Love it or hate it, math is an important subject and plays a crucial role in our lives. Childhood is the best phase to mold a young mind. According to a study published in Educational Researcher, growth in mathematical ability between age 54 months and first grade is an even stronger predictor of adolescent mathematics achievement. Here are six ways you can make math fun for your kids.
Share some funny math jokes with kids and they’ll find themselves laughing while learning. Here’s a joke from Ducksters Education Site to start with:
Question: Teacher: Why are you doing your
multiplication on the floor?
Answer: Student: You told me not to use tables.
Gift a Piggy Bank
A piggy bank can be used to teach math and financial literacy concepts, like saving, budgeting and investing, all at once. Give kids a few coins every day. At the end of each month, ask them to add the coins and give you a total.
Use a Real Life (Or a Web/App) Game
Laura Overdeck, founder of Bedtime Math, feels math engages kids when it’s playful, tangible, low-pressure and relevant to real life. “Using real objects to illustrate counting, adding, comparison of sizes, and spatial concepts like left-right and rotation enables kids of different learning styles to grasp ideas,” she tells Parentology. “Turning this into a game makes it playful and appealing — counting with chocolate chips or stuffed animals is a lot more enticing than counting pencils.”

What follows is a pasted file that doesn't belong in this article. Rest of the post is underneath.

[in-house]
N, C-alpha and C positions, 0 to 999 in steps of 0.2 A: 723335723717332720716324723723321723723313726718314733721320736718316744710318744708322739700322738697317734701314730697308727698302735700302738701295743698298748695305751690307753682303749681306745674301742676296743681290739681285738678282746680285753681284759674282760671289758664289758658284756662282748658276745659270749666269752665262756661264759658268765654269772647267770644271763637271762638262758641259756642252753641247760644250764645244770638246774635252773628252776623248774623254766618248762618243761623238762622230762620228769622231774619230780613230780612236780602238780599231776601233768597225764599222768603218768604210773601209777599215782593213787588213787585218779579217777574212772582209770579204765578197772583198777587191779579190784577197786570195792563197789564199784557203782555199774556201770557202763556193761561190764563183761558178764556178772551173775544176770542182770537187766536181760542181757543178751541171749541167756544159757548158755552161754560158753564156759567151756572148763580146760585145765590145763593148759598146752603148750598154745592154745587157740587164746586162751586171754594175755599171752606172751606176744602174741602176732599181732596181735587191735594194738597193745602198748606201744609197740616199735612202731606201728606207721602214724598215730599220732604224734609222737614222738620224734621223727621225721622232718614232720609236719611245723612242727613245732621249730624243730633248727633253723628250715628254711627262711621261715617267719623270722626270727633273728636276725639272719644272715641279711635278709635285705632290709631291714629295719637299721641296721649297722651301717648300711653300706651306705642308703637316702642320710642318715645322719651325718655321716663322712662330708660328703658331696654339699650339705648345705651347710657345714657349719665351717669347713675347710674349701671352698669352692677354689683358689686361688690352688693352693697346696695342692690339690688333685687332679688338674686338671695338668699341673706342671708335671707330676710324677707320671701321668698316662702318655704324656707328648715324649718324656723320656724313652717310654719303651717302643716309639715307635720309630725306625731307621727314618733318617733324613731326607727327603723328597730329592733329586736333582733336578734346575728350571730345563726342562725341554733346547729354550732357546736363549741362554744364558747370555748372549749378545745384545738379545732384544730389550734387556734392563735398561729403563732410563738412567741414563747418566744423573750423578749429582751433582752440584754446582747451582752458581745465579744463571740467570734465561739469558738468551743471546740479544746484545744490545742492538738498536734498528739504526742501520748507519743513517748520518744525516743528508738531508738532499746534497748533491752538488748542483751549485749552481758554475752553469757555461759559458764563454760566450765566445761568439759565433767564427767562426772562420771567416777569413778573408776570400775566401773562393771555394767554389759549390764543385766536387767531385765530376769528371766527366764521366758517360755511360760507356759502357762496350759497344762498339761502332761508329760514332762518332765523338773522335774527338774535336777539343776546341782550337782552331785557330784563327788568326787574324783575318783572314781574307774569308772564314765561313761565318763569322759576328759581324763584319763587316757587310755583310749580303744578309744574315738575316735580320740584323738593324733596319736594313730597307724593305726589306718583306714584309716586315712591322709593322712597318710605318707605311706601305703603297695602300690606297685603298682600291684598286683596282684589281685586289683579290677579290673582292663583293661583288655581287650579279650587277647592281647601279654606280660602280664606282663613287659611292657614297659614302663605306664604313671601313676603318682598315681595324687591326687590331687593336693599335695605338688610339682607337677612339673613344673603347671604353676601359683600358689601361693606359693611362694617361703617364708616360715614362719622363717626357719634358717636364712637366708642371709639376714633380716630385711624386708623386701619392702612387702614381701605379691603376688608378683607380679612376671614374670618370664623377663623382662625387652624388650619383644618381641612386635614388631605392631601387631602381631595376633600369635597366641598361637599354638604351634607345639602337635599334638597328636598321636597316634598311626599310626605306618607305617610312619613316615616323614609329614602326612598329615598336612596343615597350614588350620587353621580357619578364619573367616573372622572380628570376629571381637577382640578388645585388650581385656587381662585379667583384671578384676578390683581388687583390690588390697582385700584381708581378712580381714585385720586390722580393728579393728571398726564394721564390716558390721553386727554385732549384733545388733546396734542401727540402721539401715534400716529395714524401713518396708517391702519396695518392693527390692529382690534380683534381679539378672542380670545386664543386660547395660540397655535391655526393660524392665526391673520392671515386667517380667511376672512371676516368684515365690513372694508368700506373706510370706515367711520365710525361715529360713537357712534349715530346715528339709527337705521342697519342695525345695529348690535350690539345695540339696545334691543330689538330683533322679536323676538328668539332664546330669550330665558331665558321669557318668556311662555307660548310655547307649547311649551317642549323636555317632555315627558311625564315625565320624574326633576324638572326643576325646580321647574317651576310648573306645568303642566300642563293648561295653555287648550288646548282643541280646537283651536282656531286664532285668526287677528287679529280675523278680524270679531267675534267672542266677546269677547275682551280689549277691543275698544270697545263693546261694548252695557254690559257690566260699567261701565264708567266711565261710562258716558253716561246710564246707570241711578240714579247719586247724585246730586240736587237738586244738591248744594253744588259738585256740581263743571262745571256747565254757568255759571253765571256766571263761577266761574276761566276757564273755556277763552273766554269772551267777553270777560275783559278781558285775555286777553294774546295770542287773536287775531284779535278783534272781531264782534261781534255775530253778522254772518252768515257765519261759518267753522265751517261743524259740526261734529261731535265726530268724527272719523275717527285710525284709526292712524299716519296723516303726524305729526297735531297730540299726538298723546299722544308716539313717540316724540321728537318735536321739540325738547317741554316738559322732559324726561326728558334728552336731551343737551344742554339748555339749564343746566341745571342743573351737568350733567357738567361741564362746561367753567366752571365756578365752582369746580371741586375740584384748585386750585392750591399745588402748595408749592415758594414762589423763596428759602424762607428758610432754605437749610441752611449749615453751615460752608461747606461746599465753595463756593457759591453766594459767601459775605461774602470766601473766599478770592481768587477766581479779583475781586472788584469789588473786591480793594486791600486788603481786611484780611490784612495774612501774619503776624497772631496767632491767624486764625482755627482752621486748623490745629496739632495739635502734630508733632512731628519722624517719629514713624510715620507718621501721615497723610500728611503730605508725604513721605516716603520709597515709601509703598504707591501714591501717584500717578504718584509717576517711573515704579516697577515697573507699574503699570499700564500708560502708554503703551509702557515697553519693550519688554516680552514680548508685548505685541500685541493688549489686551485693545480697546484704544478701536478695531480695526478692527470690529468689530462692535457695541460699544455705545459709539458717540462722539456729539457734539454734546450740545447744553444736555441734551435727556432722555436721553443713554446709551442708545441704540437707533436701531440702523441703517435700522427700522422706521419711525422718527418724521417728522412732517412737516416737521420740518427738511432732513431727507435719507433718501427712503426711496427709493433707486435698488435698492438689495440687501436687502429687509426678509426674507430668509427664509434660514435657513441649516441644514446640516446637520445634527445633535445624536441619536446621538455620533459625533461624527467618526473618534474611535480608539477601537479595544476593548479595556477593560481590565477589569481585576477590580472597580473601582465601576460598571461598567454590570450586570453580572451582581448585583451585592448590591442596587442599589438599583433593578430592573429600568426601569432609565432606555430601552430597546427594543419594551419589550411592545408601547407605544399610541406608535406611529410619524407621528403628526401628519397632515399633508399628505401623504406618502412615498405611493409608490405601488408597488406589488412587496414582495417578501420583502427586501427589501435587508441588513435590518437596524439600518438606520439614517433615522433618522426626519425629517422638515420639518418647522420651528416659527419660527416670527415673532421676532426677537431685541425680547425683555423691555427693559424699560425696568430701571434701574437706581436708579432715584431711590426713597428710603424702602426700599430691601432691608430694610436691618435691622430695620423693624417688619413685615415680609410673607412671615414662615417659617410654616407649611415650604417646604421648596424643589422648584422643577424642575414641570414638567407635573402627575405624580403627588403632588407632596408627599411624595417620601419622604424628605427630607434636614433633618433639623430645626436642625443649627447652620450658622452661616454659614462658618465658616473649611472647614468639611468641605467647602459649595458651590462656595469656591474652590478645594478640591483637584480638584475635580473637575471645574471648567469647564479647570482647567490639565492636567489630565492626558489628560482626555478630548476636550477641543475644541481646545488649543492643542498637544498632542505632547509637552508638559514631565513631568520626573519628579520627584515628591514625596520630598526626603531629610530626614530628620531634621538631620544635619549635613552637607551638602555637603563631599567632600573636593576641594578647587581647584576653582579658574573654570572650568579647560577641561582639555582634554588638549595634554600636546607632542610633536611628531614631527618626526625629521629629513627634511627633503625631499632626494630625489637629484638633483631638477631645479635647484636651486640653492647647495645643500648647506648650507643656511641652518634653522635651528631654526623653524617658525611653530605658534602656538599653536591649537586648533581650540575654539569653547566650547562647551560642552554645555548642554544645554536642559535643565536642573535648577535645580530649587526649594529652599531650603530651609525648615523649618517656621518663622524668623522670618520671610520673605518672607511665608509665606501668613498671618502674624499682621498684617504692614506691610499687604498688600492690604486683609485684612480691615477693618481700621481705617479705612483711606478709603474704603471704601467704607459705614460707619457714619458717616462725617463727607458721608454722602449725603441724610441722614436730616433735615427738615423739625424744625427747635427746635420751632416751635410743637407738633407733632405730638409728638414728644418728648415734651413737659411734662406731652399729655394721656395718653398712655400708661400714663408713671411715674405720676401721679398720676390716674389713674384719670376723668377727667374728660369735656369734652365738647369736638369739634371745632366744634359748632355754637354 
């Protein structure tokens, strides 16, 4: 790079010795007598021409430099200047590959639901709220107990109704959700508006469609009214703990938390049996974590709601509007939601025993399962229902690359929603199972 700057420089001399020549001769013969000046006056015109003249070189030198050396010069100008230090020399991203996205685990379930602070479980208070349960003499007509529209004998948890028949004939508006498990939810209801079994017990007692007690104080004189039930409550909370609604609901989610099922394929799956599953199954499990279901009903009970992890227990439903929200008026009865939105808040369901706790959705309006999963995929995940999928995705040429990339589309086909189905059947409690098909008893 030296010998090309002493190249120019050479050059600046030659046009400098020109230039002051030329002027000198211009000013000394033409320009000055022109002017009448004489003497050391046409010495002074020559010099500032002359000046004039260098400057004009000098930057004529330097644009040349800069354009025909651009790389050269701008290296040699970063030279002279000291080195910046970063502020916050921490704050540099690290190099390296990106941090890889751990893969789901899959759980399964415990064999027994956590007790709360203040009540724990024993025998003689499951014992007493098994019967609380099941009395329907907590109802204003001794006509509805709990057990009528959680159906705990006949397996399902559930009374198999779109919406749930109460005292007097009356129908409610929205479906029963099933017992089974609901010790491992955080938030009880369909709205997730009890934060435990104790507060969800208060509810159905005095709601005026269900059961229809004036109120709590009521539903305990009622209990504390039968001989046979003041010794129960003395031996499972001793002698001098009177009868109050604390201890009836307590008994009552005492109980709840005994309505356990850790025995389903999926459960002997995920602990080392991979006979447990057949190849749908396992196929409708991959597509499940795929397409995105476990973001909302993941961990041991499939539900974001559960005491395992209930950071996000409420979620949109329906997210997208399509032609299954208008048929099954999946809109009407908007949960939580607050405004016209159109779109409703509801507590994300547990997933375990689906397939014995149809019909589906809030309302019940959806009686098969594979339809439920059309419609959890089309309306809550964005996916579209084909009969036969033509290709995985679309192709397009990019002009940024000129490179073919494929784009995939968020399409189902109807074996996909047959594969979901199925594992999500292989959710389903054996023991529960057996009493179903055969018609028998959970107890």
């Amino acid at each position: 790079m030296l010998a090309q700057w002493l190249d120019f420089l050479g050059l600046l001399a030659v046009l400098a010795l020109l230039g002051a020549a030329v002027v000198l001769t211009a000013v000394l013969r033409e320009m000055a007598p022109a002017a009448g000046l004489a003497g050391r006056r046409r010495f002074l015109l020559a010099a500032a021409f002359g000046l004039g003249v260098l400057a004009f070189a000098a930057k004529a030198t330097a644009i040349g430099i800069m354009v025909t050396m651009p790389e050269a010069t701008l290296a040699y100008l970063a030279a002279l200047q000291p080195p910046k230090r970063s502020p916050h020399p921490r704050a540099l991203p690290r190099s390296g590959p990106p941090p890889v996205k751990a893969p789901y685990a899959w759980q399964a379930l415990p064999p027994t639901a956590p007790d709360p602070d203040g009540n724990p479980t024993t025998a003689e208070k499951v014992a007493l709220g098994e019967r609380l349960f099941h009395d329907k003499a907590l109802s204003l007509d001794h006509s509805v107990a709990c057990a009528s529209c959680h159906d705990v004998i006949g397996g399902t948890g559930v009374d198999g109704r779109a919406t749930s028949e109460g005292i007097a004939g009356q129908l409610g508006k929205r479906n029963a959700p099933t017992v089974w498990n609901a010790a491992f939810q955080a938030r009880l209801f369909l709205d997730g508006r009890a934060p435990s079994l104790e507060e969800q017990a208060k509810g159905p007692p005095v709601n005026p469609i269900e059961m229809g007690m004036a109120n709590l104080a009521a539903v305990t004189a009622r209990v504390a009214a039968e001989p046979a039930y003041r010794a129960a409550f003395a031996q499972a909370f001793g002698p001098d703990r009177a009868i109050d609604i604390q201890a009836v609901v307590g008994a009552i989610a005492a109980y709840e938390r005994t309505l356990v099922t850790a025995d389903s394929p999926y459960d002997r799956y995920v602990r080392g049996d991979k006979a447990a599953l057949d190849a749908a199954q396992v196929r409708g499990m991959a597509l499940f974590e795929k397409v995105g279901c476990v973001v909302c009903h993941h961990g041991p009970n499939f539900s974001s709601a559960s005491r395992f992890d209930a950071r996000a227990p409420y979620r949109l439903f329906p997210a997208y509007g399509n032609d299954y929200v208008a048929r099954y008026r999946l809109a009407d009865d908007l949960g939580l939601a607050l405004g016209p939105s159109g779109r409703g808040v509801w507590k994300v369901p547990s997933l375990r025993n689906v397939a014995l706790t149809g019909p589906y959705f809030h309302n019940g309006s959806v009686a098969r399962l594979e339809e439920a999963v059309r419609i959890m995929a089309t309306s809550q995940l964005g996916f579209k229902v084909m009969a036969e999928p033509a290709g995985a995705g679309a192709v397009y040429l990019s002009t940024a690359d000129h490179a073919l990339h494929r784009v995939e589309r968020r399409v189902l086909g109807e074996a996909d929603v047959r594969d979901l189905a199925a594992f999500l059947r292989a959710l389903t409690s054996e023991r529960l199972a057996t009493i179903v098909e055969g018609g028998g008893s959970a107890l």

Overdeck advises, “Make the exercise a journey to the right answer, as opposed to judging quick answers as right or wrong, brings about a growth mindset in kids,” she says. Websites to check out as resources for games, songs and videos: Coolmath, Education.com and Mathstory.
Don’t Scare Them
Parents are the first role models for every child. If they get the vibe their mother or father found math a tricky and difficult subject, they’re likely to follow suit and believe math is a really tough subject to master.
According to a study published in the journal Pediatric Research, curiosity is an important, yet under-recognized, contributor to academic achievement. With the internet at your fingertips, try to find answers to your kid’s questions. Watch videos, go to the library or discuss with a teacher. Keeping curiosity intact sparks inner creativity.
The next time you bake their favorite black forest cake or make pizza, ask them to help in measuring and mixing the ingredients. The concept of fractions, like a two-thirds cup of sugar, can make them understand quantities and fractions in an easy, practical way.